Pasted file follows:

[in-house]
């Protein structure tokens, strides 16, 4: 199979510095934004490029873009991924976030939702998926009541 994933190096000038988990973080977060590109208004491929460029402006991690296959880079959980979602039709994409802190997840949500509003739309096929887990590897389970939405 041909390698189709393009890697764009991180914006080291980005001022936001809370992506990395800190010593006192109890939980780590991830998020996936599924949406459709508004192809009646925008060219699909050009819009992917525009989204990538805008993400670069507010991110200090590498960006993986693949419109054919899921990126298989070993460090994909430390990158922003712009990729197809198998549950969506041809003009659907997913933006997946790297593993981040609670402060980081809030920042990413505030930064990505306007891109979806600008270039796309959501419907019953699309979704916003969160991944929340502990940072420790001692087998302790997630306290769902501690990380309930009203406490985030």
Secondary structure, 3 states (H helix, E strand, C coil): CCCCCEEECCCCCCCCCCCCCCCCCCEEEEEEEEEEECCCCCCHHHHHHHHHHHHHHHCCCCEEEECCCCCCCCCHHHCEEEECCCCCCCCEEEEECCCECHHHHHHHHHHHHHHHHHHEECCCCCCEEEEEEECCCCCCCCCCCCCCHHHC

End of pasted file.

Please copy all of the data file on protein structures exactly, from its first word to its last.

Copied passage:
[in-house]
């Protein structure tokens, strides 16, 4: 199979510095934004490029873009991924976030939702998926009541 994933190096000038988990973080977060590109208004491929460029402006991690296959880079959980979602039709994409802190997840949500509003739309096929887990590897389970939405 041909390698189709393009890697764009991180914006080291980005001022936001809370992506990395800190010593006192109890939980780590991830998020996936599924949406459709508004192809009646925008060219699909050009819009992917525009989204990538805008993400670069507010991110200090590498960006993986693949419109054919899921990126298989070993460090994909430390990158922003712009990729197809198998549950969506041809003009659907997913933006997946790297593993981040609670402060980081809030920042990413505030930064990505306007891109979806600008270039796309959501419907019953699309979704916003969160991944929340502990940072420790001692087998302790997630306290769902501690990380309930009203406490985030």
Secondary structure, 3 states (H helix, E strand, C coil): CCCCCEEECCCCCCCCCCCCCCCCCCEEEEEEEEEEECCCCCCHHHHHHHHHHHHHHHCCCCEEEECCCCCCCCCHHHCEEEECCCCCCCCEEEEECCCECHHHHHHHHHHHHHHHHHHEECCCCCCEEEEEEECCCCCCCCCCCCCCHHHC